Yes, the country that has brought the world the "war on terror", Guantanamo Bay, and the Patriot Act, is having a moral spasm about how to best protect those who witness high crimes and misdemeanors inside the charmed circle of secrecy and intelligence. 

And about time too, following the mess of revelations about spy complicity in torture currently emerging on both sides of the pond.

Interestingly, intelligence officials in the US already have a smidgeon more leeway than their UK counterparts.  In the US, if you witness a crime committed by spies, you have to take your concerns to the head of the agency, and then you can go to Congress.  In the UK, the only person you can legally report crime to is the head of the agency involved, so guess how many successful complaints are made?  Even taking your proven and legitimate concerns to your elected UK representatives is a crime under the OSA.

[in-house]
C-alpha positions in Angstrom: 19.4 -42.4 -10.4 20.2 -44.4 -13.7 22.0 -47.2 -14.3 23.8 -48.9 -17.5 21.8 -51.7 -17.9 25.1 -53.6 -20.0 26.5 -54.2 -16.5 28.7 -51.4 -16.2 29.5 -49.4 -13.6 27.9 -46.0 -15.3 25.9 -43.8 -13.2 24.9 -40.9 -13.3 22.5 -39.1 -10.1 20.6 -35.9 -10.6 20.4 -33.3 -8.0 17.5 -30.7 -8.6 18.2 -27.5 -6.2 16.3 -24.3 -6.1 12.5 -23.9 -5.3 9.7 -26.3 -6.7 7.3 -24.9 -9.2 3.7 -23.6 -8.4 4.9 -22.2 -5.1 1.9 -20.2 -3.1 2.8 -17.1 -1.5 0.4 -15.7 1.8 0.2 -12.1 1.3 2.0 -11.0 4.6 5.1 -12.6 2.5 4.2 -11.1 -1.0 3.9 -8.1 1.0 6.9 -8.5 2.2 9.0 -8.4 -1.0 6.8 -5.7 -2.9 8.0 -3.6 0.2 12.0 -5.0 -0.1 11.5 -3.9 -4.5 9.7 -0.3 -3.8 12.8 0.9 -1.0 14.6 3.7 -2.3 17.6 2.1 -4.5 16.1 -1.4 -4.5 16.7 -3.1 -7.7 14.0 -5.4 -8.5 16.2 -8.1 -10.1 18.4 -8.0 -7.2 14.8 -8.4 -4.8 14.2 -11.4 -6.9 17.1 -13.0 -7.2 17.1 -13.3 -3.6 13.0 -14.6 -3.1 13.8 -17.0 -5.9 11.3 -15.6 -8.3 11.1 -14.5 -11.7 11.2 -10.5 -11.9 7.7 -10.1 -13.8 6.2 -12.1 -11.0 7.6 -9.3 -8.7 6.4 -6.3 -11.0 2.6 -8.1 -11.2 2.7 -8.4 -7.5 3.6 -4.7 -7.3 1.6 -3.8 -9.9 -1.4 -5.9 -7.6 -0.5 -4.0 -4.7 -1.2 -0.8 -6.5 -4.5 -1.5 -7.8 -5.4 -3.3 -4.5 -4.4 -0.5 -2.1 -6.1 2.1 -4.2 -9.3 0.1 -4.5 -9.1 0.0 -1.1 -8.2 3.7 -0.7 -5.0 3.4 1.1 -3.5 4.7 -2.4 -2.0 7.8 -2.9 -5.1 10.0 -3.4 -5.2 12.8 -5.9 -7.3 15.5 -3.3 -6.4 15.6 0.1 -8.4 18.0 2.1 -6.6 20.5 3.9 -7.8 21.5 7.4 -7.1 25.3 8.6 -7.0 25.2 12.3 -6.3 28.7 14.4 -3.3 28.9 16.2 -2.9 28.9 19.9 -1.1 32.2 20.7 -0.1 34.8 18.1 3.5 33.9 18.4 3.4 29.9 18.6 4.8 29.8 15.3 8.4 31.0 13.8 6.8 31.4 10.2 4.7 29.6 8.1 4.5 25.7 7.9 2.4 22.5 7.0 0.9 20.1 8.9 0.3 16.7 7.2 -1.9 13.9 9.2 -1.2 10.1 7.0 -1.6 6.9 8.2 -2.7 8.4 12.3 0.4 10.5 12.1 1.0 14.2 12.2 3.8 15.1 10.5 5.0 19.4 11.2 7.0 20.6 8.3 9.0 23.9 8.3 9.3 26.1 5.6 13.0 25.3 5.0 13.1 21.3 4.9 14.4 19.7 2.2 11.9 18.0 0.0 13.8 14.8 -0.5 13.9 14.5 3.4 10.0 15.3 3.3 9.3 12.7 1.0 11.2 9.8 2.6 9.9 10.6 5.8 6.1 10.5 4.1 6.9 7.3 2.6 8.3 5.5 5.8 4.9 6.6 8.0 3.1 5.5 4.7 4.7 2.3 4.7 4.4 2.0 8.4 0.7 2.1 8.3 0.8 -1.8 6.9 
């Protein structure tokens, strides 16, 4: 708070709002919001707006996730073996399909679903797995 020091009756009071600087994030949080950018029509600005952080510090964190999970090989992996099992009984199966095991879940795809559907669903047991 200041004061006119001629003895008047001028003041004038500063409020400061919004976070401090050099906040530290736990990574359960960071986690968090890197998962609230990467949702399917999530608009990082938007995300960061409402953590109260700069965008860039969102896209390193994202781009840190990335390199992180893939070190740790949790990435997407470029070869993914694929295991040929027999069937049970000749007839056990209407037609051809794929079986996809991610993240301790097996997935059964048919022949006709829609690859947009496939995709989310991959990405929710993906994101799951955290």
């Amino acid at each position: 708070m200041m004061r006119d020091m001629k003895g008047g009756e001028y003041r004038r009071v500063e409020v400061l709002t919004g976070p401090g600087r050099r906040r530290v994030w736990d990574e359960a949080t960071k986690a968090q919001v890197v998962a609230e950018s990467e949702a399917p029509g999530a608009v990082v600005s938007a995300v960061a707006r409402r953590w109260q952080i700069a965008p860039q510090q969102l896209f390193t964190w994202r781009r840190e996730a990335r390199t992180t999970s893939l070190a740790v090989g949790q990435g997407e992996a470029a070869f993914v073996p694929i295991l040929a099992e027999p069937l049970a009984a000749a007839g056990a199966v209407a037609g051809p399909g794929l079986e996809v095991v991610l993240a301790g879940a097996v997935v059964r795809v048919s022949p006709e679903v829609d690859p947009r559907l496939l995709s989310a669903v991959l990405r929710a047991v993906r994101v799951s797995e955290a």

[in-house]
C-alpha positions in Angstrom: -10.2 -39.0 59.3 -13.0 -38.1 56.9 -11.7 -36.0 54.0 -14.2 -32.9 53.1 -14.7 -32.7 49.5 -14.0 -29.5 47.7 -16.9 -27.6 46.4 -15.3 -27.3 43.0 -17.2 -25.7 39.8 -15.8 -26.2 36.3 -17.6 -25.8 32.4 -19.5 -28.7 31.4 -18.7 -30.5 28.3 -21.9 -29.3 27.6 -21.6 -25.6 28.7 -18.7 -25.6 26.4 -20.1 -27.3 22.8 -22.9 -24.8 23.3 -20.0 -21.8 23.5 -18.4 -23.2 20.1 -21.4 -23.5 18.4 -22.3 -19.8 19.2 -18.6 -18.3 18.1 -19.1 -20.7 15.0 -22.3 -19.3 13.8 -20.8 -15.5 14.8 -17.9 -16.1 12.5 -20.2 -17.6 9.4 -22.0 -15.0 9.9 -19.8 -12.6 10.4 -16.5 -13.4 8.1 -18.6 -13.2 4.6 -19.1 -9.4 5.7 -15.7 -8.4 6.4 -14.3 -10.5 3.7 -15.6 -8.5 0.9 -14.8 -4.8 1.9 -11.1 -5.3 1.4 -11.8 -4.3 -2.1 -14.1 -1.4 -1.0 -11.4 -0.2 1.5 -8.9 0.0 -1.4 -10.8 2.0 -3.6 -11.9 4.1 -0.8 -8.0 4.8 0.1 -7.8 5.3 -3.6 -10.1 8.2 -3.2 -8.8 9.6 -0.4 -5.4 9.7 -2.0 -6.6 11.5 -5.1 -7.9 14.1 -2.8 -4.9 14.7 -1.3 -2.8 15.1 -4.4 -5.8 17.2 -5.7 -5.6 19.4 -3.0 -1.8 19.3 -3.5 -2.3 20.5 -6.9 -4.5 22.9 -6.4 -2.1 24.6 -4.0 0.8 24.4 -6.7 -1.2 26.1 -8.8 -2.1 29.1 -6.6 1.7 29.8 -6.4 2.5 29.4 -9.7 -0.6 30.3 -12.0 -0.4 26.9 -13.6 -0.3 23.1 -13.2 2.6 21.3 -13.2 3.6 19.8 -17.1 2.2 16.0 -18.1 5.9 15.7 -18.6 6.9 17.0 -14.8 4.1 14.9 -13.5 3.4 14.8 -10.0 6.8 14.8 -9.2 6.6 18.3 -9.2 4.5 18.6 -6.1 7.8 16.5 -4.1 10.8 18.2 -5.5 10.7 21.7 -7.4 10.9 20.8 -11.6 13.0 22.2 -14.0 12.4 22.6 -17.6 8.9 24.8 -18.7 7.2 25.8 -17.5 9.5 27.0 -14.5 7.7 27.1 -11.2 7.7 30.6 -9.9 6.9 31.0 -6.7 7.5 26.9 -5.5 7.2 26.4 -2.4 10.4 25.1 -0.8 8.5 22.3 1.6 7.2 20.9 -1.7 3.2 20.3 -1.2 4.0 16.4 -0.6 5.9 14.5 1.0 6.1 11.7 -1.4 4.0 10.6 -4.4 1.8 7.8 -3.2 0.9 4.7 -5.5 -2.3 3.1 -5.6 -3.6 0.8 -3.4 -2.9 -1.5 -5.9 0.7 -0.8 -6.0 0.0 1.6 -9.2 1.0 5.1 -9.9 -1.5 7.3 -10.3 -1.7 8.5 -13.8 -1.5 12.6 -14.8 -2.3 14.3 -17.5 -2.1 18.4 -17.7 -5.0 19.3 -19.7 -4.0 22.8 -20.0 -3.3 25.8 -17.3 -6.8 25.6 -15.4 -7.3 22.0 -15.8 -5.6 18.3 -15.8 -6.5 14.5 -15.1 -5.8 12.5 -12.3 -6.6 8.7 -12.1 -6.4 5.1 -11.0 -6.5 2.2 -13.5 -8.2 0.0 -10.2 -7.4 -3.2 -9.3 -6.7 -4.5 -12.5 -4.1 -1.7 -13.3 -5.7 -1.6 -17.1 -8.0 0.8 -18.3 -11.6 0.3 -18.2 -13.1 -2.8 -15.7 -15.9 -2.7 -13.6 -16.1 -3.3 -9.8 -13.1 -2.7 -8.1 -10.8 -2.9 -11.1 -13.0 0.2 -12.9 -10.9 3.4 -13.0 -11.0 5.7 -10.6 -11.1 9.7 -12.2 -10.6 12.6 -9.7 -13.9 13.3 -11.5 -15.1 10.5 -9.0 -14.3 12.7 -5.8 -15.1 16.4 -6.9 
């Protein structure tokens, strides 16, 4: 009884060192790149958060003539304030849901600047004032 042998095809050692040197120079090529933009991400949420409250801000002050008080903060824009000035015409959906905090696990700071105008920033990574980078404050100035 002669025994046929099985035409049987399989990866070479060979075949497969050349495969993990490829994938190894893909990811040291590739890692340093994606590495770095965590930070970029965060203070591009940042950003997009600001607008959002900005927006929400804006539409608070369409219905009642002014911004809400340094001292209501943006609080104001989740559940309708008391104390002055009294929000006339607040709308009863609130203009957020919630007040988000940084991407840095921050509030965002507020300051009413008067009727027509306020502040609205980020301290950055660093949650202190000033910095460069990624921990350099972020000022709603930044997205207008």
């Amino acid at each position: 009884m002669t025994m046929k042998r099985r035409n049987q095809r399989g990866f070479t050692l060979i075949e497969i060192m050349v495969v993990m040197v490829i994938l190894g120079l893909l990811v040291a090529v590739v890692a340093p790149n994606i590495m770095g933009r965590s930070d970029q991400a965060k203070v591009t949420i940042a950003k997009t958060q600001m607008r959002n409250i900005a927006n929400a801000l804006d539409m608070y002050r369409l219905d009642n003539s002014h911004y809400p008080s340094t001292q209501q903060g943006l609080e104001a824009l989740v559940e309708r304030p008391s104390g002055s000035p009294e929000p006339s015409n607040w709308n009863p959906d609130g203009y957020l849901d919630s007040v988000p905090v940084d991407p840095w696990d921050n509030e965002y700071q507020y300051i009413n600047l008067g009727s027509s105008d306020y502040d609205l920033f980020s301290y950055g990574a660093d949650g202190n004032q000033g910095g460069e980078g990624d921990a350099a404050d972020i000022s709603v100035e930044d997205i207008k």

Spooks in the UK now have access to an "ethical counsellor", who has reportedly been visited a grand total of 12 times by intelligence officers since 2006.  But this person has no power to investigate allegations of crime, and a visit guarantees a career-blocking black mark on your record of service: ie if you are the sort of person to worry your head with quaint ideas like ethics and morality you are, at best, not a team player and, worse, a possible security risk. 

WhistleThis is surely culturally unsustainable in a community of people who generally sign up to protect the citizens of the country and want to make a positive difference by working within the law?  Those who have concerns will resign, at the very least, and those who like to "just follow orders" will float to the top.  As one of the leading proponents for greater whistleblower protection in the USA states in the linked article: